Empowering change: Filipino women pioneering sustainability in European fashion 2
Sustainable fashion by PamPinay (left) and Lubay

Empowering change: Filipino women pioneering sustainability in European fashion

In the heart of Europe's fashion scene, four Filipino women are making waves with their sustainable and culturally rich creations.
Mye Mulingtapang, TFC News Italy | Mar 20 2024


In the heart of Europe's fashion scene, four Filipino women are making waves with their sustainable and culturally rich creations. Chona Bacaoco, Pamela Gotangco-Hupp, Soho Francotte, and Mayeth Codoy have brought their unique blend of Filipino heritage and eco-consciousness to the global fashion scene, captivating audiences with their impeccable designs and commitment to sustainability.

The eco-friendly elegance of Chona Bacaoco's designs

Chona Bacaoco's journey from humble beginnings instilled in her a deep sense of resilience and transformation. Her dedication to sustainability stems from her roots and values, shaping her commitment to creating garments that transcend mere fashion and reflect her extraordinary journey from the fields of Guimaras to the runways of Paris, Milan, and New York.

Bacaoco integrates Filipino culture into her sustainable fashion dresses by infusing her personal experiences and deeply rooted values into each garment. She also uses traditional Philippine fabrics like hablon and piƱa, blending heritage with contemporary design to create a unique fusion appealing to a global audience.


Known for her meticulous attention to detail and commitment to sustainability, Bacaoco utilizes eco-friendly fabrics such as organic cotton, bamboo, tencel, or recycled materials in her dress designs. With meticulous care, she handpicks fabrics and embellishments that minimize ecological footprint, guaranteeing that each piece epitomizes both flair and eco-awareness. Additionally, she crafts zero-waste sustainable handbags from upcycled scrap fabric, further exemplifying her commitment to environmental consciousness.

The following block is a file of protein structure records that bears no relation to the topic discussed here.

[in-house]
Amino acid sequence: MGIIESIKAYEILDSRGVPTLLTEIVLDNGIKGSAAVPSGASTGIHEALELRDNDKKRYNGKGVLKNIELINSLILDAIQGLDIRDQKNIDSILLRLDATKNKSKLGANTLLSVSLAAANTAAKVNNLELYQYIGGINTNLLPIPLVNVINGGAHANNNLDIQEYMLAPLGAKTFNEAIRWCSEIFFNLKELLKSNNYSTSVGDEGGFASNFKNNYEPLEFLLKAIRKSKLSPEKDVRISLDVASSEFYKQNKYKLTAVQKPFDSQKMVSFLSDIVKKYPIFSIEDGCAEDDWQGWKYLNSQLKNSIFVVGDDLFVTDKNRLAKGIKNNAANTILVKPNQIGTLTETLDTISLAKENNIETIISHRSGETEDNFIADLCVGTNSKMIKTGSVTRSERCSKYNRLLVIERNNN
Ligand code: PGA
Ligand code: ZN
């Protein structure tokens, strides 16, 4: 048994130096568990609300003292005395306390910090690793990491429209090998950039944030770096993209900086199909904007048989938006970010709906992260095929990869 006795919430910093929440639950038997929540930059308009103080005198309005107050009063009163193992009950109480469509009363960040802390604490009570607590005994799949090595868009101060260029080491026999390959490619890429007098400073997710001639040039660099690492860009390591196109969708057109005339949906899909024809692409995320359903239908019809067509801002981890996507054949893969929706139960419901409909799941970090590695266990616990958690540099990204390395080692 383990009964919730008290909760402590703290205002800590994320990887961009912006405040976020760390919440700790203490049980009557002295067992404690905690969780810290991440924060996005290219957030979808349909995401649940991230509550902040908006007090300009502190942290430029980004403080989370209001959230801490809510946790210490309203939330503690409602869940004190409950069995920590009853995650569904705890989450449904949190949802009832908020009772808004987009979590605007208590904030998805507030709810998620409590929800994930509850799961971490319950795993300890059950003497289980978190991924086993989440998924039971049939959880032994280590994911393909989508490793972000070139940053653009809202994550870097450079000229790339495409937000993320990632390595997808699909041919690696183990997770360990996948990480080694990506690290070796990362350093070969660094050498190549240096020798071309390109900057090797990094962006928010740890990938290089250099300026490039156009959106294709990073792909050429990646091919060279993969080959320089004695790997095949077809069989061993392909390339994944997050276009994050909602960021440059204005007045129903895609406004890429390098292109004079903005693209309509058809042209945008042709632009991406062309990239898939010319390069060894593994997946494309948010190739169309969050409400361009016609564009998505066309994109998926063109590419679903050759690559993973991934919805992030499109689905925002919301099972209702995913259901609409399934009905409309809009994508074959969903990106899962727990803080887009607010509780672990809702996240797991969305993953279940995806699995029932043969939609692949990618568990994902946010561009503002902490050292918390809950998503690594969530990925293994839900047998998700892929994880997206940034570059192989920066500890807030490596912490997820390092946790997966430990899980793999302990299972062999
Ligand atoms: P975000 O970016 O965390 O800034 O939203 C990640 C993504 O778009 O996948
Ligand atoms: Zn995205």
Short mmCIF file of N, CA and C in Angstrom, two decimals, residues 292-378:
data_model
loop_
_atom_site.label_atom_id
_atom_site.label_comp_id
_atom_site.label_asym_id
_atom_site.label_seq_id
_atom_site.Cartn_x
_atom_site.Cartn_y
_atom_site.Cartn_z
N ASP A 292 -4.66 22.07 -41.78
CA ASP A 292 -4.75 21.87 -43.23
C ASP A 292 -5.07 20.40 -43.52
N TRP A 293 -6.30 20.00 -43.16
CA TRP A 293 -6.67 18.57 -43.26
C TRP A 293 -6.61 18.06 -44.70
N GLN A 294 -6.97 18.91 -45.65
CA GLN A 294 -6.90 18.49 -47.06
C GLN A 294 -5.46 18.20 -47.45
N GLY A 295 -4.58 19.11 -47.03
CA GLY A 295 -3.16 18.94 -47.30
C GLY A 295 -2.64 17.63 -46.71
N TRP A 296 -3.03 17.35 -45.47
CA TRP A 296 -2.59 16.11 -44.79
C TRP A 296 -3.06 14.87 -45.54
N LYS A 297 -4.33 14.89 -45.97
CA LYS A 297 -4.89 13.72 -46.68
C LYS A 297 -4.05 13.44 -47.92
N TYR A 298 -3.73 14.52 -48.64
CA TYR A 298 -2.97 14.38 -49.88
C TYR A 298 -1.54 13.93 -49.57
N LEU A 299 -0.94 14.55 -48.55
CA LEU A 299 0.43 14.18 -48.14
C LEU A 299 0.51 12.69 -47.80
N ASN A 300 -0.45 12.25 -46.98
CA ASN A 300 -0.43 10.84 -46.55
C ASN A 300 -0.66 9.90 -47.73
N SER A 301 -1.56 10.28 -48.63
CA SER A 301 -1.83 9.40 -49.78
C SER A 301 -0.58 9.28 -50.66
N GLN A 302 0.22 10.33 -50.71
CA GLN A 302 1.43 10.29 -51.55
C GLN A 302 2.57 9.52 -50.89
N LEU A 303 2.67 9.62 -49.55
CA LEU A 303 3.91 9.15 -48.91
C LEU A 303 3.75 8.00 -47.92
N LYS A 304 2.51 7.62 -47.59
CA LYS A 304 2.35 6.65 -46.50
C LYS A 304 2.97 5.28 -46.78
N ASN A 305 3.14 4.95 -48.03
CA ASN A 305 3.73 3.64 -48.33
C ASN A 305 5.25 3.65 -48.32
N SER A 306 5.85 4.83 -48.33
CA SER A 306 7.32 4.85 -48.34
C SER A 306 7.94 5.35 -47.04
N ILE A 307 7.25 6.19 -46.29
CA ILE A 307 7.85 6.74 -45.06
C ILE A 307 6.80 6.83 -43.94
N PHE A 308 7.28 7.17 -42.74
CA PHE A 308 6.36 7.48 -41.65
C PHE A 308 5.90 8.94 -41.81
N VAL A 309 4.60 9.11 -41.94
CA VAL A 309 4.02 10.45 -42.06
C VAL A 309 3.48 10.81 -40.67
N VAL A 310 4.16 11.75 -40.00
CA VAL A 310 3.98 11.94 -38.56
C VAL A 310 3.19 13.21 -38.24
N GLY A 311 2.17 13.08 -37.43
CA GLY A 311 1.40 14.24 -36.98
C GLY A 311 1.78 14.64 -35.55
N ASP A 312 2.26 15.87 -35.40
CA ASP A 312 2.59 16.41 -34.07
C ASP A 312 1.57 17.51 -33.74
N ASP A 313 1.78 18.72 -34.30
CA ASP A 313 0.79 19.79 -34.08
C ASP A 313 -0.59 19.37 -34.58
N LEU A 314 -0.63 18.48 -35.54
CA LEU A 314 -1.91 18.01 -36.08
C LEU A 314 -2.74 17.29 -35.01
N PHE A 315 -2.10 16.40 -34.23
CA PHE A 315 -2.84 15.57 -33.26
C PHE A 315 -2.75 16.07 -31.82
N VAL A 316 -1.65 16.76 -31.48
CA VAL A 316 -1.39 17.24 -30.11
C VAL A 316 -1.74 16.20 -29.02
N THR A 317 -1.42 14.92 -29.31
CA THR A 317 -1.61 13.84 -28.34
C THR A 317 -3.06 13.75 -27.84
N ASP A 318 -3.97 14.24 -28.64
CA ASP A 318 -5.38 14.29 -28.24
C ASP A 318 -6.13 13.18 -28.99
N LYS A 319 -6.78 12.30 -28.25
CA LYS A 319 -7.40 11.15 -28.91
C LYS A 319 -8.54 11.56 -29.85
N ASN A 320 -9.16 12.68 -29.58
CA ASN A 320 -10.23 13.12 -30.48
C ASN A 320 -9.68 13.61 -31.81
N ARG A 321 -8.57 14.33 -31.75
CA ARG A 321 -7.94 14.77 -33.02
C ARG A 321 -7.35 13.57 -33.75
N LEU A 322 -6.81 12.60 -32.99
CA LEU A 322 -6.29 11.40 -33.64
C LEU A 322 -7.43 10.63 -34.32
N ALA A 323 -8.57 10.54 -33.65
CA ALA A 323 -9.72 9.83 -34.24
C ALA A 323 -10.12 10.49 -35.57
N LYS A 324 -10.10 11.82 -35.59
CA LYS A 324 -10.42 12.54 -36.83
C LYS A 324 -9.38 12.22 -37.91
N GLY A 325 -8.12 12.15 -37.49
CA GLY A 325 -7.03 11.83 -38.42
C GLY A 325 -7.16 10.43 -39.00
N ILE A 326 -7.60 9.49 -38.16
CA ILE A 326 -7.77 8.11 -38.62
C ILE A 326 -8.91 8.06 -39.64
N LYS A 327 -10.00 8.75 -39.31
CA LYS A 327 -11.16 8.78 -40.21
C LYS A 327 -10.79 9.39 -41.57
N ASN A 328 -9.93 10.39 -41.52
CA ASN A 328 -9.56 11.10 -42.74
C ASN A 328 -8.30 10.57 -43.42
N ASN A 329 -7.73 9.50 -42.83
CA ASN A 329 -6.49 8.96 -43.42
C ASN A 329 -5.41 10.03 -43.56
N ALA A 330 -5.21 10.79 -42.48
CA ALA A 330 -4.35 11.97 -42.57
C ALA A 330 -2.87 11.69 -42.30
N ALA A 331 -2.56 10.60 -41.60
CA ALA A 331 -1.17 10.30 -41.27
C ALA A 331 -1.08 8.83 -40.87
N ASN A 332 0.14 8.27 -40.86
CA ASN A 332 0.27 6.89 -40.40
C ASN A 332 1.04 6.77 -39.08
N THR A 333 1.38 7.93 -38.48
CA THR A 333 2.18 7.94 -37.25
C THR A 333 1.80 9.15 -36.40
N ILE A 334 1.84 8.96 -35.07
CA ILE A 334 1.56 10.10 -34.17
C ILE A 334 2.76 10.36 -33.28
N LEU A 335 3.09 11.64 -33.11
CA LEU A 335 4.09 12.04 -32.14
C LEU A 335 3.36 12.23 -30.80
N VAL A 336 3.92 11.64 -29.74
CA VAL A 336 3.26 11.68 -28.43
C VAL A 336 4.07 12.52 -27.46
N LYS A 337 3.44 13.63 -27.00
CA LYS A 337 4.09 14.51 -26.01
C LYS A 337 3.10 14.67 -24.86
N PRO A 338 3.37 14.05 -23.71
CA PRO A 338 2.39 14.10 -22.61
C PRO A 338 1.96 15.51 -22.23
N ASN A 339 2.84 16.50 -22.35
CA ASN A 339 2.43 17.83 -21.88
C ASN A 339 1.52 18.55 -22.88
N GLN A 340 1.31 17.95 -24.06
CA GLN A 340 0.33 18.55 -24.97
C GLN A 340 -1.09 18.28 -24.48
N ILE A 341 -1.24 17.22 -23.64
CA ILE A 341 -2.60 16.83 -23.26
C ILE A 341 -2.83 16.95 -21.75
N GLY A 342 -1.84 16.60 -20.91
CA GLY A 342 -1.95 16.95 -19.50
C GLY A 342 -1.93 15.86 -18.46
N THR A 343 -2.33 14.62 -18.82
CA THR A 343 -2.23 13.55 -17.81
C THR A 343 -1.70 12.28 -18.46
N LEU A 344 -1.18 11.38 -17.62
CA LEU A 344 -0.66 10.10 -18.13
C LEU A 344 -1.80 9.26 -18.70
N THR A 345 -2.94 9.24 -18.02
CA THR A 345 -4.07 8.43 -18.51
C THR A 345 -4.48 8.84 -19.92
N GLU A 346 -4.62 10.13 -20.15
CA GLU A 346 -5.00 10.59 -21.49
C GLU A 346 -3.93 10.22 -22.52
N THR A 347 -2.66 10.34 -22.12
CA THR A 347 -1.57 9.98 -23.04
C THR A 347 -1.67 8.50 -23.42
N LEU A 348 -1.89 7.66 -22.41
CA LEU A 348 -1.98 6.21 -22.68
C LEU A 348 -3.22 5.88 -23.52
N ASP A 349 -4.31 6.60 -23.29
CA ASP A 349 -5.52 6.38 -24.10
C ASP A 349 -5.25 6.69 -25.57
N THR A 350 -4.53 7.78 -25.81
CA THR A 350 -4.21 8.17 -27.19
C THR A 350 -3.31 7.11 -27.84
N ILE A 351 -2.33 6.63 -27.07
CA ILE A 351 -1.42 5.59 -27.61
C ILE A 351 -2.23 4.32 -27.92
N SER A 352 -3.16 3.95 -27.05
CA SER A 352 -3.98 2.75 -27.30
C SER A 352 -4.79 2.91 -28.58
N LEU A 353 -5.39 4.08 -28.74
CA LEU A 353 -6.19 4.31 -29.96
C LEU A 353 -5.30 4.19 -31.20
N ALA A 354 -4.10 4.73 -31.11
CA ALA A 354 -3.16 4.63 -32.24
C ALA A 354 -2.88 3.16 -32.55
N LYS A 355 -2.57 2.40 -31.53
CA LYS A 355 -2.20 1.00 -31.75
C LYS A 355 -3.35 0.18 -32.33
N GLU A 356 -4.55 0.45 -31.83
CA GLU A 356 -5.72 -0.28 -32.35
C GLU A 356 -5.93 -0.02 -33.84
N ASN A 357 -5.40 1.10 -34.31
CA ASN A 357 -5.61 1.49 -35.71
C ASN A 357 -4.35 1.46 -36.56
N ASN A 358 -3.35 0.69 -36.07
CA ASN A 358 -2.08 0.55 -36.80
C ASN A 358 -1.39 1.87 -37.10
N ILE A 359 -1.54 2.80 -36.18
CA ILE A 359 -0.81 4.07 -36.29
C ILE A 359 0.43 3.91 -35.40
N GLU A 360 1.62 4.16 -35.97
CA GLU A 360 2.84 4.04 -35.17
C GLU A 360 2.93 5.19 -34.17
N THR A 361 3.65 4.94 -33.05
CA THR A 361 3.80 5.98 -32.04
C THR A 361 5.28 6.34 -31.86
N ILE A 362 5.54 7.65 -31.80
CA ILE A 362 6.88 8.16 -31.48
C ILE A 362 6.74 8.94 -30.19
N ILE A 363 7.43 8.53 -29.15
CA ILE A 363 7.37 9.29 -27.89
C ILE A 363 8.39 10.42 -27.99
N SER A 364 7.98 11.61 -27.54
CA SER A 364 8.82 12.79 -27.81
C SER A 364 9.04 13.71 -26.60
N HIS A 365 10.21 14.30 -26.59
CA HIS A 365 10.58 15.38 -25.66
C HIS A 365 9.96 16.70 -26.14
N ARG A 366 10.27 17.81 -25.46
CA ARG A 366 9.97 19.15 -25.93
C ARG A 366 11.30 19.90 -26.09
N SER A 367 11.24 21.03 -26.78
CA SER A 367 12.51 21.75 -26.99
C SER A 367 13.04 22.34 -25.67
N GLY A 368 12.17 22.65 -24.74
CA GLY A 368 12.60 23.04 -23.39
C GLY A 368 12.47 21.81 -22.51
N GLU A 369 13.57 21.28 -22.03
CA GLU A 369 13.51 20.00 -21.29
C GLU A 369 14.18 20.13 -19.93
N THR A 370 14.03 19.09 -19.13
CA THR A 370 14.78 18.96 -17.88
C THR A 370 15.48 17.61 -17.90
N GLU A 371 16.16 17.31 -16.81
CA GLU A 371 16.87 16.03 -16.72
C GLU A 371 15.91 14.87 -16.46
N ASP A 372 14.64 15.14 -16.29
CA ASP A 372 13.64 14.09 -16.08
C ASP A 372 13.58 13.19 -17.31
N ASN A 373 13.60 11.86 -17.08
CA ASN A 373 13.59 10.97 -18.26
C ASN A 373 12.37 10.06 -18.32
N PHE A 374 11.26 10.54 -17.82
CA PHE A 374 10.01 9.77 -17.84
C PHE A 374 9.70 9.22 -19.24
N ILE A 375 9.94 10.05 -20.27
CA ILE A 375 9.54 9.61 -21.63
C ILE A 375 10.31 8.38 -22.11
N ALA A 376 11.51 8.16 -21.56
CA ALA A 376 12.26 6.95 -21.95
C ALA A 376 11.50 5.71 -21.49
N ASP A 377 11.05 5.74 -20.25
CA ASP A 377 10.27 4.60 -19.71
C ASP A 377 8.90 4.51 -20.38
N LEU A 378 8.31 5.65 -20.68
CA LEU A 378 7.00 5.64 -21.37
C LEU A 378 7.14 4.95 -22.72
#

Bacaoco's brand, HOME by MM Milano, celebrates diversity and fosters a community where values and talent hold equal significance to aesthetics. This approach extends beyond fashion to reshape industries and societies, promoting waste reduction and minimizing carbon footprint in the production process. 

Promoting sustainability in the fashion industry, according to Bacaoco, often involves overcoming barriers such as sourcing eco-friendly materials, changing consumer perceptions, and navigating complex supply chains. "I carefully choose fabrics and embellishments. I make sure that I create dresses that not only look beautiful but also embody eco-consciousness and ethical principles. This involves collaborations, initiatives, or partnerships aimed at promoting eco-friendly practices within the fashion industry. I also support local weavers in the Philippines," she said.

Sustainability and artistry of Soho Francotte's Lubay bags

Born in the Philippines in 1986 and later adopted in Belgium, Soho Francotte's journey through life has been a tapestry woven with diverse experiences, each shaping her convictions and passions. From her academic pursuits in philosophy to her blossoming career as a musician, every step has led her closer to her true calling: crafting sustainable and ethically conscious accessories.

Francotte's commitment to sustainability springs from two fundamental inspirations: a dedication to ethical and eco-conscious practices and a recognition of the urgent need for conscious consumerism. She firmly believes in offering cruelty-free and environmentally friendly alternatives to traditional leather bags, considering the detrimental impact of leather production on animals, the planet, and human health. This ethos is embodied in Lubay's choice of sustainable materials like grape skin and cork, offering a compassionate and responsible option for consumers.


Promoting sustainability within the fashion industry, particularly in Belgium and Europe, comes with its share of challenges. Francotte acknowledges the need to shift consumer mindsets away from fast fashion and towards more ethical and environmentally conscious choices. Despite these challenges, Lubay actively engages in social and community initiatives, partnering with organizations like GAIA to support animal rights and soon with a breast cancer awareness NGO.